Drawing real things is hard, especially with nobody around to help guide the process. The next best thing is to have help from someone willing to give it and make it as clear as possible.

JohnK said...

Hey Pete

I agree that it's good to have your own toys, but it is also a really good stepping stone to draw from photos, precisely because it solves some of the problems for you.

Most young artists today are just hearing about construction for the first time and have never seen it in cartoons growing up.They hardly show any old cartoons anywhere anymore. We are surrounded by flat unstructured media.

You can see that evidence in the cartoons being made today.

Drawing real things is hard, especially with nobody around to help guide the process. The next best thing is to have help from someone willing to give it and make it as clear as possible.

Ben Forbes said...

I was wondering if you could post a photo of the profile of the toy?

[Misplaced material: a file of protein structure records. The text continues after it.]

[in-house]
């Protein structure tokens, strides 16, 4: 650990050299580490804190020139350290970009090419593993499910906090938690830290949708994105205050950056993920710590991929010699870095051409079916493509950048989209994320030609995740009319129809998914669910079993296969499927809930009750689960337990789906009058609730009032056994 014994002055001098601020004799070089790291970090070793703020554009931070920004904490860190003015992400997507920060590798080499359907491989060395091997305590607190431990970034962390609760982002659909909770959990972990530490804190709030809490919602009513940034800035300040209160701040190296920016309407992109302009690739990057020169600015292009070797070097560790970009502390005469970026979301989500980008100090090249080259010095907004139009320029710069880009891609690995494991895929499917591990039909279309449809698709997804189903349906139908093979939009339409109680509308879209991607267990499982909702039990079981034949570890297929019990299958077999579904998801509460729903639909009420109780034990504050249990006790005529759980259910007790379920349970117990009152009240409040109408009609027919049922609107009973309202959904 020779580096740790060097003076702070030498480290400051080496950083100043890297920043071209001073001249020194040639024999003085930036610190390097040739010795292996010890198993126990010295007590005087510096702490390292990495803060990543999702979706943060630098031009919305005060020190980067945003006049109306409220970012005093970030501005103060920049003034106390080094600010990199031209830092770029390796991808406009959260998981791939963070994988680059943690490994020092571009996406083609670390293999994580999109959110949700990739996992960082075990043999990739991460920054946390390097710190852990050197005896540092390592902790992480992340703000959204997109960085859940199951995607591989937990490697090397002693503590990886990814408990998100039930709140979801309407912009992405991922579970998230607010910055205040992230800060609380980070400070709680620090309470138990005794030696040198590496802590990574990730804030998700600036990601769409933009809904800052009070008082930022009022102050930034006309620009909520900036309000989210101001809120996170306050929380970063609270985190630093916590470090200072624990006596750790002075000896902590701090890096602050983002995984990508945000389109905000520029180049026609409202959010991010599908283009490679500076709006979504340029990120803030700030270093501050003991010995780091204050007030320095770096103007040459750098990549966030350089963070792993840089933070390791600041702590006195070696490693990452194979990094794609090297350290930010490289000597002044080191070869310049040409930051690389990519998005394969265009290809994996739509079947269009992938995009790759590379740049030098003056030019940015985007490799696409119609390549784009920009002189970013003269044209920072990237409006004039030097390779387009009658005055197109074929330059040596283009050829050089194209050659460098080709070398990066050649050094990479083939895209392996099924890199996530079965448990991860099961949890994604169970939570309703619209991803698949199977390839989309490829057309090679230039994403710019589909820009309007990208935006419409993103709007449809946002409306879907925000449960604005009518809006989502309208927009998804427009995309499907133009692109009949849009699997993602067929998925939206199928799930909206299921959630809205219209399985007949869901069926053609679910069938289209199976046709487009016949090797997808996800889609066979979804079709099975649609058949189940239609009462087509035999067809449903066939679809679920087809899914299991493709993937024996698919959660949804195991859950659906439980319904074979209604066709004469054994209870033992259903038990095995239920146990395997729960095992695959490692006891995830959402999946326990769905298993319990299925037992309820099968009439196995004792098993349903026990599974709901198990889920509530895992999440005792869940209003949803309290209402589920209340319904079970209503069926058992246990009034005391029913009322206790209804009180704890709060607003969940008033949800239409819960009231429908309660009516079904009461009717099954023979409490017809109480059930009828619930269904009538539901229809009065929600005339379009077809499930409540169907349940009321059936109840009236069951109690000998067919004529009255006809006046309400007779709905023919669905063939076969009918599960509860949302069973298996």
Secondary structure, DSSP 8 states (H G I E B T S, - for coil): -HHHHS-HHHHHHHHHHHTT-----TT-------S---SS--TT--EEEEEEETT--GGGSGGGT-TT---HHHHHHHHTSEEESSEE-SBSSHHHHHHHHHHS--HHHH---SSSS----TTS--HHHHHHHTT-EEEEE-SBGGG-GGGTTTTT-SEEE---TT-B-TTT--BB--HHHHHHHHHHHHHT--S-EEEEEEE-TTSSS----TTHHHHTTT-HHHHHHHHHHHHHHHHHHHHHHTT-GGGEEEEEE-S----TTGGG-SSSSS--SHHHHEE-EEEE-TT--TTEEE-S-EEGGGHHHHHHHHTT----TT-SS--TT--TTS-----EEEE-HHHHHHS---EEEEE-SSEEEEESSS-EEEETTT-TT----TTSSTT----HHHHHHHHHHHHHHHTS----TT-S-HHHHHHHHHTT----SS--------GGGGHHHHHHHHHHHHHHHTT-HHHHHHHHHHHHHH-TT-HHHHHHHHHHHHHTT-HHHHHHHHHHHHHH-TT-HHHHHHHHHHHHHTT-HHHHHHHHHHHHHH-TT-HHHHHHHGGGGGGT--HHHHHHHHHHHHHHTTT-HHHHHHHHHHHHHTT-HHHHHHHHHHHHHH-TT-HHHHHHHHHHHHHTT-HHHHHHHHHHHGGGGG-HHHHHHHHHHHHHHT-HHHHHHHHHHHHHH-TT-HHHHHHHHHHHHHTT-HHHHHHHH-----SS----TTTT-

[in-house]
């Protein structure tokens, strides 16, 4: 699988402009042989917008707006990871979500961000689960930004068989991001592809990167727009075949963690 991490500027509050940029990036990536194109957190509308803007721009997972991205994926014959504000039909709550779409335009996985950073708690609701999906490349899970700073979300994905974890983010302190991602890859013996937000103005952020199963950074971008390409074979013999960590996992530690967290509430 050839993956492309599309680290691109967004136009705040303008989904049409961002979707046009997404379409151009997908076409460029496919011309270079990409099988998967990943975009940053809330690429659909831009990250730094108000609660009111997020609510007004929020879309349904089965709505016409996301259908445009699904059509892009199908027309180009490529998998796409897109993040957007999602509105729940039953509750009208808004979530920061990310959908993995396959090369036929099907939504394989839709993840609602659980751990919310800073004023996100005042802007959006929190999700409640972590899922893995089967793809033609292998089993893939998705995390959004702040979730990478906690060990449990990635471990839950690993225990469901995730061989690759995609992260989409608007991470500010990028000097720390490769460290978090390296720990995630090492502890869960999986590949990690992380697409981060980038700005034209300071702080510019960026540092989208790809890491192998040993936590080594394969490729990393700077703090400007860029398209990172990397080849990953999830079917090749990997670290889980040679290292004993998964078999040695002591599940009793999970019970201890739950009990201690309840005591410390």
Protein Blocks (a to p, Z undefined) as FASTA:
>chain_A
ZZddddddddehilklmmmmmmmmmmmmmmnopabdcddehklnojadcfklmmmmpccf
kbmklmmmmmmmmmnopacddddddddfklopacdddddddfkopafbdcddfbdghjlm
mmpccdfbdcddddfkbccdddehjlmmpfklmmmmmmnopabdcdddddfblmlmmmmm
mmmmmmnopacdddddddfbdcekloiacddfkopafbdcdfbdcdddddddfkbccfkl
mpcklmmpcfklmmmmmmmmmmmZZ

Am I going down the right path with the construction?

Paul B said...

HI JOHN!

I DID MINE WITH MY TOY OF BARNEY RUBBLE

HERE IT IS!

http://paulbadilla.blogspot.com/2007/09/barney-o-pablo-marmolturnaround-atencin.html

CHECK IT OUT!

Mitch K said...

I think this is a good idea. I wasn't too sure of it at first -- I don't know why.

(PS: I loved The Littlest Hobo when I was a kid!! I can sing the song)

Mitch said...

Im going to try more of this sort of excercises. First trying to get that Top cat better and use eggs and toillet rolls to understand that tilt better (if any one knows some other objects name it) and in the meanwhile I will search for a nice constructed character to practise in real.

"Drawing real things is hard, especially with nobody around to help guide the process. The next best thing is to have help from someone willing to give it and make it as clear as possible."

Thats the main problem I counter here. I am now for 2 years trying to learn the basics of good cartoon drawing but I can't find that much help here, I can't even find a school! All I learn comes from the internet and my last internship where I worked with illustrators (thanks to that internship I found this site).